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An upgrade to a system is backwards compatible if the upgrade does not render the old version of the system unusable. Backwards compatibility is present when an upgrade makes previously invalid behavior valid, but not when an upgrade makes previously invalid behavior valid. Backwards compatibility allows users to choose whether and when they want to upgrade, and is highly preferable in decentralized, consensus-based systems. When an upgrade is backwards compatible, it is called a soft fork, while non-backwards compatible upgrades are called hard forks.
For example, LED light bulbs offer an improvement on traditional filament light bulbs. However, LED light bulbs can be screwed into the exact same sockets as traditional bulbs. Upgrading a home to LED bulbs therefore does not render traditional bulbs useless.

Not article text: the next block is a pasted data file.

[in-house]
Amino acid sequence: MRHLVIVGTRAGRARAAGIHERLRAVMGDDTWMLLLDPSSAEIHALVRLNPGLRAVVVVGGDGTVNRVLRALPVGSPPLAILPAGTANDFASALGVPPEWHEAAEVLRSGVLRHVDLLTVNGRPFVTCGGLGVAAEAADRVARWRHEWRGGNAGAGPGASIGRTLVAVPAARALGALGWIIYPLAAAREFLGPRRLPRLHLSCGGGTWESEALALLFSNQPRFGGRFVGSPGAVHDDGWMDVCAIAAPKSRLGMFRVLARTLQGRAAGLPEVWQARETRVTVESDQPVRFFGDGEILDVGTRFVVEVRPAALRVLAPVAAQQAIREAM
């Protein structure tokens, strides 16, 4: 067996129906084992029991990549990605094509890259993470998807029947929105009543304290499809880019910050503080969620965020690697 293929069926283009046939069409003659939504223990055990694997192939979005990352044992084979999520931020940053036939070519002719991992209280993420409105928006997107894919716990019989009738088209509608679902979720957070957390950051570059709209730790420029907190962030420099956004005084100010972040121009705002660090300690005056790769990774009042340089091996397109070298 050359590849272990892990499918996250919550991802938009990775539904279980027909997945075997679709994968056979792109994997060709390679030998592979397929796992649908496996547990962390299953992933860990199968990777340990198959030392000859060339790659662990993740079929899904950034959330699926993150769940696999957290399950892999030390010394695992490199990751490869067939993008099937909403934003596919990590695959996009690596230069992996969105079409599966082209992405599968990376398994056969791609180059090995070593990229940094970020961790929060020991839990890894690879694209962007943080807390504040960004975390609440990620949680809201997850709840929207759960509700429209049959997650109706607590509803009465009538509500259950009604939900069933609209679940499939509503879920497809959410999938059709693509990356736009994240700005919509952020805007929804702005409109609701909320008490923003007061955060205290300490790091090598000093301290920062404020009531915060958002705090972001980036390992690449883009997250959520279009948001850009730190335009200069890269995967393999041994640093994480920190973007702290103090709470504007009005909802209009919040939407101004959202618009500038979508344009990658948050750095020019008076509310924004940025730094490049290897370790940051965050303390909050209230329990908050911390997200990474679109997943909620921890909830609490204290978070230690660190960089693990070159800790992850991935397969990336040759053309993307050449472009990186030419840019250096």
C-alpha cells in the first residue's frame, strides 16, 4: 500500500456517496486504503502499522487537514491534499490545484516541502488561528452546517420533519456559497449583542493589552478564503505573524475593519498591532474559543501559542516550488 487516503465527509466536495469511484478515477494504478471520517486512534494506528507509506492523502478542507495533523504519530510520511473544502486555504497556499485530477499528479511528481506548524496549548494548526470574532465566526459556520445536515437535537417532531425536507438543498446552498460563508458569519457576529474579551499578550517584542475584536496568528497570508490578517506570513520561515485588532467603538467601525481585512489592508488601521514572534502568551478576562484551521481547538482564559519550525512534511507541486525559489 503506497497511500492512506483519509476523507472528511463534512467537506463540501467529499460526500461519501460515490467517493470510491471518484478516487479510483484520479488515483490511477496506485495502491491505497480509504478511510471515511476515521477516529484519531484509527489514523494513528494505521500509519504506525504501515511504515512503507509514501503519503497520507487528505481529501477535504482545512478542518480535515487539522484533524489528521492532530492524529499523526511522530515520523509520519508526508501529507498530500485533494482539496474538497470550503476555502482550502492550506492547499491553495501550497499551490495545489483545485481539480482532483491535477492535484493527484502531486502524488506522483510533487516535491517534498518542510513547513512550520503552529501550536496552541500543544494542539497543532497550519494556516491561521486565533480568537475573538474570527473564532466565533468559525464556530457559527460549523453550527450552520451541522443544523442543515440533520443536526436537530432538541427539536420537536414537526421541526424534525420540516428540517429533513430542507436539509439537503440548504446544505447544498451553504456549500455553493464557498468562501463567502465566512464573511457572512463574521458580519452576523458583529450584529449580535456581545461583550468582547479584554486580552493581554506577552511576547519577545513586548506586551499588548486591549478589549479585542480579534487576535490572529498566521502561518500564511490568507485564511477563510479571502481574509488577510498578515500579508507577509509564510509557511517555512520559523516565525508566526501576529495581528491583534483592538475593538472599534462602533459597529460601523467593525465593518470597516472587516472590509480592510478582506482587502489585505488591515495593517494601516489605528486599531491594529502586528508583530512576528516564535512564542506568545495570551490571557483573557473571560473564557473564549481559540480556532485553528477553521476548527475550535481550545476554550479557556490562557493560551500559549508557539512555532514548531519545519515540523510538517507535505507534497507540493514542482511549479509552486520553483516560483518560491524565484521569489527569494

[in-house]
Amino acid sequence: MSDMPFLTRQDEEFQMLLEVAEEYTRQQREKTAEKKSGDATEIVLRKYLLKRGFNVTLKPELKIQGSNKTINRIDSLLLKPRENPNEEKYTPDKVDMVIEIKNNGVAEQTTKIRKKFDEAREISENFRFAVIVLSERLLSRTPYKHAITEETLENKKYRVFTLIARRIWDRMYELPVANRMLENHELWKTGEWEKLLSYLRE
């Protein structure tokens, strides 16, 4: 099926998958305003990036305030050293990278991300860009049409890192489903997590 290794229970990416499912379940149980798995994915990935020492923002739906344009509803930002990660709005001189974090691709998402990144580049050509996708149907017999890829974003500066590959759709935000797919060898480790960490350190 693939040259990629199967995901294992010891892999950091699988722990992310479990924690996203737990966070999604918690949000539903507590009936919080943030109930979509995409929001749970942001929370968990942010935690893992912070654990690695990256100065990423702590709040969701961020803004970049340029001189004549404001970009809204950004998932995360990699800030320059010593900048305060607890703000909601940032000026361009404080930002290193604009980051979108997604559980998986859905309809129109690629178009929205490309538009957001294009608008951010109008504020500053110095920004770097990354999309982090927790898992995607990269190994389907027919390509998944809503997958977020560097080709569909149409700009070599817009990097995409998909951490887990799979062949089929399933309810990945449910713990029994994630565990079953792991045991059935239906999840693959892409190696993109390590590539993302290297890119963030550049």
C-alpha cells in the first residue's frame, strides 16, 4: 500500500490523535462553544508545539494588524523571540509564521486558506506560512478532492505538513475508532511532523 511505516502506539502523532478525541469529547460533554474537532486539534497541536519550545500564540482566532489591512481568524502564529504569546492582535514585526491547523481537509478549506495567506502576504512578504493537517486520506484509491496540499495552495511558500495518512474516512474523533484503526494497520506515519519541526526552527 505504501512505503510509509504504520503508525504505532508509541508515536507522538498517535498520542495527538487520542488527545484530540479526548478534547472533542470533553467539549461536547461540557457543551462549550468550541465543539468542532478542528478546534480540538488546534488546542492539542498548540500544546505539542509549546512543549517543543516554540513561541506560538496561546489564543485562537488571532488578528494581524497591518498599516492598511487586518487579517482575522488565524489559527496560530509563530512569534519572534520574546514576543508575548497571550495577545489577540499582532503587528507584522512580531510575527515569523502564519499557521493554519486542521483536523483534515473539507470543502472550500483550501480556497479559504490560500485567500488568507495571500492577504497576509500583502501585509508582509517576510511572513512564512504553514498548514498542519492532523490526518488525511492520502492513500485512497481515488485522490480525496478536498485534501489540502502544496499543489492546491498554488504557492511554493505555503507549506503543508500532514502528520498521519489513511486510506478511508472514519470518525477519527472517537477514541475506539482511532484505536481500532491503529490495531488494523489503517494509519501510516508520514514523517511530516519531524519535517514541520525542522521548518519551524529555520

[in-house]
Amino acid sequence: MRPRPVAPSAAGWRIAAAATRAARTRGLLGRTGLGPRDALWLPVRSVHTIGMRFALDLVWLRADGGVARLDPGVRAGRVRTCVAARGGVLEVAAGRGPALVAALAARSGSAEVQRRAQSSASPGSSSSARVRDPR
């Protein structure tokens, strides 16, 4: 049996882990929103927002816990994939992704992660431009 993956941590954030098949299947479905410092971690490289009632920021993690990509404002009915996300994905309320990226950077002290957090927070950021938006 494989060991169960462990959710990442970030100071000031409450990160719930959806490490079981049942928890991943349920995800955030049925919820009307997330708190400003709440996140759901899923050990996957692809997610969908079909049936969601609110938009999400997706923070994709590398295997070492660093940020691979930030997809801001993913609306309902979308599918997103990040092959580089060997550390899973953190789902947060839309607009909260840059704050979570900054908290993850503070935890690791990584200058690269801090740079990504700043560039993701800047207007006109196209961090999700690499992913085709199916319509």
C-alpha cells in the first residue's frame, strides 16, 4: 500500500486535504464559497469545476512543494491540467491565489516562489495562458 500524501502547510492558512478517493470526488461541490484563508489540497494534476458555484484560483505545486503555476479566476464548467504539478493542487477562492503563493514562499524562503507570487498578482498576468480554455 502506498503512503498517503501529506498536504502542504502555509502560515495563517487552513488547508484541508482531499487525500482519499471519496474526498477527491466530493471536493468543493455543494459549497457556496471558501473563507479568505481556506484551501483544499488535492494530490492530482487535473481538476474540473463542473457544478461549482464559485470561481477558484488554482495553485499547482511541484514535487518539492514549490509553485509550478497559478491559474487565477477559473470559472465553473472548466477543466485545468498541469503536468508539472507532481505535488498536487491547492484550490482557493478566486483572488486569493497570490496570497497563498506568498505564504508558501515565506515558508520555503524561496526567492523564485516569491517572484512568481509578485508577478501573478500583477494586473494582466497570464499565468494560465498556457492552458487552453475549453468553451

When introducing changes to Bitcoin, developers always attempt to achieve backwards compatibility in order to avoid forcing users to upgrade. While introducing the SegWit upgrade, developers created “wrapped” SegWit, a P2SH transaction which allowed wallets to send to SegWit addresses without upgrading to SegWit itself.